Family of cancer victim fights Veteran Affairs over payment

Relatives of a woman who died of a cancer linked to Agent Orange exposure in the 1960s say Ottawa is denying them compensation because she was diagnosed with the lethal disease 12 days after a federal deadline.

HALIFAX — Relatives of a woman who died of a cancer linked to Agent Orange exposure in the 1960s say Ottawa is denying them compensation because she was diagnosed with the lethal disease 12 days after a federal deadline.

Keith Haynes lost his wife, Audrey, on Jan. 31, just a month after the Department of Veterans Affairs issued its final ruling that she would not be eligible for the $20,000 ex gratia payment.

The 54-year-old customer service worker was diagnosed with stage 4 non small cell lung cancer on July 12 after she collapsed at work and was rushed to hospital in Halifax.

Keith Haynes says her cancer was listed on a U.S. medical chart of illnesses the Canadian government recognizes as being linked to the spraying of Agent Orange at Canadian Forces Base Gagetown in the 1960s.

But when she applied for the ex gratia payment before her death, Veterans Affairs indicated she didn’t qualify because she was diagnosed 12 days after the federally imposed deadline of June 30, 2011, and didn’t get her application in until weeks later.

“My wife passed away and, as far as I’m concerned, she was betrayed by her federal government,” her husband said from their home on the outskirts of Halifax. “Who gave them the right and authority and the nerve to put a deadline on the compensation package for people who’ve been exposed to this chemical?”

Haynes, 54, and his 16-year-old daughter Jessie are fighting to have Veterans Affairs overturn its decision, arguing that there should be no time frame for illnesses associated with the spray program in New Brunswick in 1967 and 1966.

He says his wife’s father and a sister both died of the same type of cancer, and another sister has leukemia. Two received the $20,000 payments, while the other died two weeks after her cancer diagnosis.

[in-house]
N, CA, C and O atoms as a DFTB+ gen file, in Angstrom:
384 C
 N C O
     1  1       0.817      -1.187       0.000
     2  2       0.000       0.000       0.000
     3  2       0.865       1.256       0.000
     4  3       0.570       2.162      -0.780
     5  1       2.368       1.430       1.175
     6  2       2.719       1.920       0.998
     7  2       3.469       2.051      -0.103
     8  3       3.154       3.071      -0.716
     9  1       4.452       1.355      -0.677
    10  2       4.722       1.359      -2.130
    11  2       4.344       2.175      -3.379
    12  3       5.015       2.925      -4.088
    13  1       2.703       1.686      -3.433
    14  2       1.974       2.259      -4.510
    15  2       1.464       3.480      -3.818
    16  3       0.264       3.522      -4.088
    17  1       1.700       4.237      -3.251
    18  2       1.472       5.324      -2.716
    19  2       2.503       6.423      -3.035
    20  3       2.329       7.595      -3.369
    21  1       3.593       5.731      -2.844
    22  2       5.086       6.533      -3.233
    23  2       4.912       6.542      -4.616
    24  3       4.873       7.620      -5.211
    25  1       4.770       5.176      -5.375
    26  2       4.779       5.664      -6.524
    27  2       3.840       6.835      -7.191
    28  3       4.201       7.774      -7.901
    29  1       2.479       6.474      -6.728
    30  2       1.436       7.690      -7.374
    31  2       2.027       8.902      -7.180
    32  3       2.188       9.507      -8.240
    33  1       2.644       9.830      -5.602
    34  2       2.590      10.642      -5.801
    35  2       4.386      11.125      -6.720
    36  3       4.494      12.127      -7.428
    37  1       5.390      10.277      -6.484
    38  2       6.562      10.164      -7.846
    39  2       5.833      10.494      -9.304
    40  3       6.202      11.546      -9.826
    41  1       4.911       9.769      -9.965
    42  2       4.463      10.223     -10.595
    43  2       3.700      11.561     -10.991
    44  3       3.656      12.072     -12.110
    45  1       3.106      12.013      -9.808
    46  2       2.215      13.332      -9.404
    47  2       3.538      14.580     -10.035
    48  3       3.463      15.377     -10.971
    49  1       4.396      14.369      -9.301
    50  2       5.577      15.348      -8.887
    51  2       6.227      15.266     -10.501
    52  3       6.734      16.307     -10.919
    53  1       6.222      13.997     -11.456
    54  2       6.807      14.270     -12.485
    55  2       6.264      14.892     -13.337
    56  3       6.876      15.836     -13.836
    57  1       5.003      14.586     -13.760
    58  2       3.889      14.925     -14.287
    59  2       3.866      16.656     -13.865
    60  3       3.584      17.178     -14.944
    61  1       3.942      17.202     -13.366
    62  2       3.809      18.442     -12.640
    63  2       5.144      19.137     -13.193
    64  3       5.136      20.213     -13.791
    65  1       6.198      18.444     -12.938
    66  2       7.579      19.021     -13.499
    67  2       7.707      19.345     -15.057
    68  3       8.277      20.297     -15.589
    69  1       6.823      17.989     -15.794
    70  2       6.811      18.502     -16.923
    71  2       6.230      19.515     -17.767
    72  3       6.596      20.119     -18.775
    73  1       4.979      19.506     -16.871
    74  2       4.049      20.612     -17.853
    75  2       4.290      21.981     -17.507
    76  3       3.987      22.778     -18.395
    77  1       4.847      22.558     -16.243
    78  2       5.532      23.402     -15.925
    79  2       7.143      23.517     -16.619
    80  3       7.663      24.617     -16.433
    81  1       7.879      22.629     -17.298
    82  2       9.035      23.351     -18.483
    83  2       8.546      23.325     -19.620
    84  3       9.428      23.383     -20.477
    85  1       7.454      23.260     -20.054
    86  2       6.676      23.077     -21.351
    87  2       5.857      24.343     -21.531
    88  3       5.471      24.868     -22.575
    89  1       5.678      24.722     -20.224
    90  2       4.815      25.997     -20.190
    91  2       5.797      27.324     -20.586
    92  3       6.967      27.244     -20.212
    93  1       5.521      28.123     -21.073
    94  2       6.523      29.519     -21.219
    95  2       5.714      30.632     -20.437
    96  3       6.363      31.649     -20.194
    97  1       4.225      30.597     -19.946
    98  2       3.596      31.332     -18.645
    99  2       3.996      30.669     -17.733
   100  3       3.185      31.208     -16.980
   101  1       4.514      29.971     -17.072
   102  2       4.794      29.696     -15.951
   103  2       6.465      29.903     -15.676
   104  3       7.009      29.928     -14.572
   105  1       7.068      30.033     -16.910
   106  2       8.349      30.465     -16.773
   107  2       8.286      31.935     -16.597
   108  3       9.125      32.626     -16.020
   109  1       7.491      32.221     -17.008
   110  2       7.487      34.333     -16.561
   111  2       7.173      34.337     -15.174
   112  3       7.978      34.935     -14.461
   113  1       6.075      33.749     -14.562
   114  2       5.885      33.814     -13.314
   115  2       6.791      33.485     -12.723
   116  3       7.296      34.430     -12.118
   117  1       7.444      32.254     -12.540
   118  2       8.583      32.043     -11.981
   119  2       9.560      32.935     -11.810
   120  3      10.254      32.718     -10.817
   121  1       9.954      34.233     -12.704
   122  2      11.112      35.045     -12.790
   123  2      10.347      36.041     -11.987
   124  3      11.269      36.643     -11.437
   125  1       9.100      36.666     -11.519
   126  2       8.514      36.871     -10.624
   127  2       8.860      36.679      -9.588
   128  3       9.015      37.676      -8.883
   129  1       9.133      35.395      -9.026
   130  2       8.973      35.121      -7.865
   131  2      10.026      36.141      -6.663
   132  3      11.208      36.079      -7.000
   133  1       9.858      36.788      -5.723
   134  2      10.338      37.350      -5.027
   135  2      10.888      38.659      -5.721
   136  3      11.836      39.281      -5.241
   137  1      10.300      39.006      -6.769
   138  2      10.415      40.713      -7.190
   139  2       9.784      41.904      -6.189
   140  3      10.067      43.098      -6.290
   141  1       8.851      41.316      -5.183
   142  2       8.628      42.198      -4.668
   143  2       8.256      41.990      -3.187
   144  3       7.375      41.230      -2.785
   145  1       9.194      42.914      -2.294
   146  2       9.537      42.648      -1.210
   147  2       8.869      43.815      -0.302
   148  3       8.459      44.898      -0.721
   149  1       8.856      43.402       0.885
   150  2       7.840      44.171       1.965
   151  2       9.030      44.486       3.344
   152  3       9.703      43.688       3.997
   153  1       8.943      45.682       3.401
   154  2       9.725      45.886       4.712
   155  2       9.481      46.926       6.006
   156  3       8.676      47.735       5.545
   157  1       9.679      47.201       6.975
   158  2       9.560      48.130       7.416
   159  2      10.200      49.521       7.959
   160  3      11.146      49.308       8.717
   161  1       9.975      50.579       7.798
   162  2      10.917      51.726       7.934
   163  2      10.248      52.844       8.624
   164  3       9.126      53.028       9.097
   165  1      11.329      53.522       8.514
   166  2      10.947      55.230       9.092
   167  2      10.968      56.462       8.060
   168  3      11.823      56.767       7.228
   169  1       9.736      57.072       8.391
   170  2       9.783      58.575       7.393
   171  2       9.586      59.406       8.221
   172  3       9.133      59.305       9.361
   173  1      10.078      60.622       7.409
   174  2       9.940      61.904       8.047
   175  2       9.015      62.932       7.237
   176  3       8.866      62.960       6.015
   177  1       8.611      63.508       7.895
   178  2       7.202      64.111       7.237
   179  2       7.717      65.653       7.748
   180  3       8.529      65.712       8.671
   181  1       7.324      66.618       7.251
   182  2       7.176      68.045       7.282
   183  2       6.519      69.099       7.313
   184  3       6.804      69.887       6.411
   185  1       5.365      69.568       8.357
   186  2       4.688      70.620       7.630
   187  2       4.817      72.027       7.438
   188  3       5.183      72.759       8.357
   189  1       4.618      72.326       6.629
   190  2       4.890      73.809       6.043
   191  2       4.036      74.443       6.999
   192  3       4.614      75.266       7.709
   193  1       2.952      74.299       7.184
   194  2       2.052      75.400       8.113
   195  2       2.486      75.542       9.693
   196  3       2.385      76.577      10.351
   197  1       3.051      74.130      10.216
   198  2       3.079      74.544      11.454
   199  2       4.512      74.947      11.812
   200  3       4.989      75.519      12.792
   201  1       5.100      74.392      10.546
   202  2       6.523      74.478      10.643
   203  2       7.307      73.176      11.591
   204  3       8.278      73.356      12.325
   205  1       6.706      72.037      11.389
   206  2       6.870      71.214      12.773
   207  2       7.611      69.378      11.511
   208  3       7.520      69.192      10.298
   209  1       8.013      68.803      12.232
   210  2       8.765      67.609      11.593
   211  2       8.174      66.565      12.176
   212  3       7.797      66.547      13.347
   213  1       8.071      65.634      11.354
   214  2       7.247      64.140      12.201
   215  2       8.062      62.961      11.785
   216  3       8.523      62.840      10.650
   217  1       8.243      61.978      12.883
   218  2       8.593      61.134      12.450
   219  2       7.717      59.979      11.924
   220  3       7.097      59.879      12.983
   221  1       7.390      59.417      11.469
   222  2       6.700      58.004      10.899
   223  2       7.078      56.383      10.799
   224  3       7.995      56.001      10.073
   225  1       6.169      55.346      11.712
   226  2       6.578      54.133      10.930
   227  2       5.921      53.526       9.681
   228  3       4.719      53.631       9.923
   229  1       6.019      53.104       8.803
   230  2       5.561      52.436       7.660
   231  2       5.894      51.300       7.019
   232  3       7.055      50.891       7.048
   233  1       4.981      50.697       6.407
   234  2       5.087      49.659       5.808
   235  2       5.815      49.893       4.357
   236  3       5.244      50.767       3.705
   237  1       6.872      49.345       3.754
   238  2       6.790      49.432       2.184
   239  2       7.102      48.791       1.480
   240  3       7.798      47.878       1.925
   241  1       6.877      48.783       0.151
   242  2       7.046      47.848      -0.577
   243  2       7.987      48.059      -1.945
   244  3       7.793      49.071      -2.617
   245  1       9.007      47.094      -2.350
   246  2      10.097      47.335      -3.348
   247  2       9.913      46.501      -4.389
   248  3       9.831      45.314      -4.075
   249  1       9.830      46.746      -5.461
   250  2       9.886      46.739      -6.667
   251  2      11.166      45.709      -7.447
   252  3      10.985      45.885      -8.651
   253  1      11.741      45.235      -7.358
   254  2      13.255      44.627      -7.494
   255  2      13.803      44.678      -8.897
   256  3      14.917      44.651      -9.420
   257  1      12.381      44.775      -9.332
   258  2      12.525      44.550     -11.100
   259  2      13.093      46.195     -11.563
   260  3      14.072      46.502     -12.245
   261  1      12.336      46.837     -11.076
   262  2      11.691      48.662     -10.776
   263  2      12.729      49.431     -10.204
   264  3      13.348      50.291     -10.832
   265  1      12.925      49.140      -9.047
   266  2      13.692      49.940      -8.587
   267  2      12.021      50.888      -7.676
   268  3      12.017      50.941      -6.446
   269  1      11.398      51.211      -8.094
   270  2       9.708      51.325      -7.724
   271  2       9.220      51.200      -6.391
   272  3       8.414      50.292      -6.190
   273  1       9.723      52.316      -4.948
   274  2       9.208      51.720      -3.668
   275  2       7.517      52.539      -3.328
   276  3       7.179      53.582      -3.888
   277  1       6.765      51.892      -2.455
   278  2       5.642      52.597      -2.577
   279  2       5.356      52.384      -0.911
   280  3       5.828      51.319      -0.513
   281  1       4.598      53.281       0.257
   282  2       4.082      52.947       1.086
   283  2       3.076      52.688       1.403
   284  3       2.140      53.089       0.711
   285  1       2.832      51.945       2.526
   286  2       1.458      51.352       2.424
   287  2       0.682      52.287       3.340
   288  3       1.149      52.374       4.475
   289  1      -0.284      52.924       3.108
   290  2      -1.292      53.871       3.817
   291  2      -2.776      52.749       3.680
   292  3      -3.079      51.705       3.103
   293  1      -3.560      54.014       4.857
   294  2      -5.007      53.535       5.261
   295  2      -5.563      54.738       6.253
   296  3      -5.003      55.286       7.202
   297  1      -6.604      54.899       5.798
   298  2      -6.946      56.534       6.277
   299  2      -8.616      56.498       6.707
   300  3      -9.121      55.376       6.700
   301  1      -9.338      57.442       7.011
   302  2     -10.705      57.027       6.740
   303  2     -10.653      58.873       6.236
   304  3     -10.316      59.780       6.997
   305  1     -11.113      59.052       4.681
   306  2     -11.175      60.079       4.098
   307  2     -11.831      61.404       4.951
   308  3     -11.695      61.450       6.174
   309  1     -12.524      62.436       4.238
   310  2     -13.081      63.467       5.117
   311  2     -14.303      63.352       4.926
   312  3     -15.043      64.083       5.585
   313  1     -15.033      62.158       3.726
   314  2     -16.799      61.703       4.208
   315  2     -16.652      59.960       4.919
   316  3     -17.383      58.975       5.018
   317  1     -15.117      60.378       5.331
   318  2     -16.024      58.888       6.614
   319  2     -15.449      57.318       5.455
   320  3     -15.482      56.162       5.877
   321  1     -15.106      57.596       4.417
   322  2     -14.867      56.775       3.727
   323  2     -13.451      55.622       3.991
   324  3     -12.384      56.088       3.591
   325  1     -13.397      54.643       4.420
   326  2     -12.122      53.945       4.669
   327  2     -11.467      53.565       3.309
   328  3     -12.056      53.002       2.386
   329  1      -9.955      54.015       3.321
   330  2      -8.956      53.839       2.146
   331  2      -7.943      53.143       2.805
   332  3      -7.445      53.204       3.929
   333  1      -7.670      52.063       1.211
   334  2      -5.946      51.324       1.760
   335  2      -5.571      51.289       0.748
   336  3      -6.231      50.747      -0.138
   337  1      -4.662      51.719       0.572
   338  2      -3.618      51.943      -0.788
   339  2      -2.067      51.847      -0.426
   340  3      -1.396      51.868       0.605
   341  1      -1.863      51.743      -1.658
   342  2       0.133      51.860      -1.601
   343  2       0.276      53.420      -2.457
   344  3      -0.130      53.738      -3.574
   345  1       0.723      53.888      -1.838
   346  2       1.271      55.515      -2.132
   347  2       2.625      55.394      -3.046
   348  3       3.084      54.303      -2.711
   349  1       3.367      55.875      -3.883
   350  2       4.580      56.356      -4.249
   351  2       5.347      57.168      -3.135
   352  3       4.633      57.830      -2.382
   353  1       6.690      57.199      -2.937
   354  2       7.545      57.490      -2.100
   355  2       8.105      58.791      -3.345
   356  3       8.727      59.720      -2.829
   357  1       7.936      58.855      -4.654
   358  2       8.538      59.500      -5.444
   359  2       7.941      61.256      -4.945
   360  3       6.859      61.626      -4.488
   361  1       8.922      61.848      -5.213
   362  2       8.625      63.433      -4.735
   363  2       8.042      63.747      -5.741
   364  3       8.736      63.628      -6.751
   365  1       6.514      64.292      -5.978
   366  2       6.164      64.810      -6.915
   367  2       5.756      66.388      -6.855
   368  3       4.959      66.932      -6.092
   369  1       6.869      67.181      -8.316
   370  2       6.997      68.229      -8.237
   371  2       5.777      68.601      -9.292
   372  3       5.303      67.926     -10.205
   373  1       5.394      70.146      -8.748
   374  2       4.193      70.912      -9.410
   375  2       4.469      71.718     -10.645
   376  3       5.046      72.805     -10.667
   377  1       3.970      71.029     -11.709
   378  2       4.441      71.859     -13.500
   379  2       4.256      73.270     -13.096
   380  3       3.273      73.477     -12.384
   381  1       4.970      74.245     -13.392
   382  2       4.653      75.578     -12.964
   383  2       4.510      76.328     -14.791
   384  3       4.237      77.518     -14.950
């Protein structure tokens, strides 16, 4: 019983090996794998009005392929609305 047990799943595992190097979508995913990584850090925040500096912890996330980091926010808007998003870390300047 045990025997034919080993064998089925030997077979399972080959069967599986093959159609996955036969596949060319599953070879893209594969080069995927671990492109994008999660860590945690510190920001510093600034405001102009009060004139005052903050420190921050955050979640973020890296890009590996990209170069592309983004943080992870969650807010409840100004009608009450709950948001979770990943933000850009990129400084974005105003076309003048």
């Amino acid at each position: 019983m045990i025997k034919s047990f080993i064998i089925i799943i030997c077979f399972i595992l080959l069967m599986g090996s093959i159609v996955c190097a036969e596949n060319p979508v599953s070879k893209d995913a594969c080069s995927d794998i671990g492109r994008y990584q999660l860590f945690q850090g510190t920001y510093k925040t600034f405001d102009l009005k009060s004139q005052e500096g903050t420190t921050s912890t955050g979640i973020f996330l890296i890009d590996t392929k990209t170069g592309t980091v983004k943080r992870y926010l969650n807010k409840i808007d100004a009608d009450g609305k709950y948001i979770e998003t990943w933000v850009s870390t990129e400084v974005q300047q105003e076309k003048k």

Audrey Haynes appealed to the department but was told repeatedly that she missed the deadline for the program, which was meant to compensate soldiers and their families who were exposed to the defoliant and later became ill.

In the final correspondence, Veterans Affairs says exemptions can be considered only when circumstances “beyond the control of the applicant” prevent them from submitting an application before June 30.

That apparently did not include her late diagnosis and the six-week stretch of radiation and then chemotherapy she was undergoing to treat cancer that had spread to her brain and liver.

“While I sympathize with your situation, unfortunately we have to follow the criteria,” reads the letter from Appeals Unit.

“In light of this criteria, I am unable to accept your application.”

A spokeswoman with the department said Friday she couldn’t comment on the particular case, adding that each ex gratia payment was decided on a case-by-case basis.

“We went beyond our initial commitment by providing additional funds to the program to ensure all those who are eligible for the ex gratia payment receive it,” Janice Summerby said in an email.

She said more than 5,000 applications have been approved and payments totalling more than $100 million have been issued. About $6.6 million of the program funding was not spent by the cutoff date of Dec. 30.

NDP Veterans Affairs critic Peter Stoffer says the department is showing little compassion and making elderly or ill veterans and their families fight for payments he believes they’re entitled to.

“I mean, where’s the humanity here? Where’s the heart in this place?” he said in an interview.

“When I listen to these folks, you just hear the desperation in their voices and all they’re asking for is help and this government turns around and says, ’Oh, these are the deadlines. That’s it.”’

Stoffer, who has a news conference with Haynes scheduled Monday, said the entire compensation program has been handled poorly since it was first floated by the Conservatives in the 2006 election campaign.

Ottawa reversed its decision to reject compensation for dozens of people at the end of December after the Veterans ombudsman publicly rebuked the government for its handling of the file.

Agent Orange was part of a toxic cocktail of herbicides sprayed at CFB Gagetown in 1966 and 1967 by the U.S. military, with permission from Canada.

It’s now known that exposure can lead to skin disorders, liver problems and certain types of cancers.

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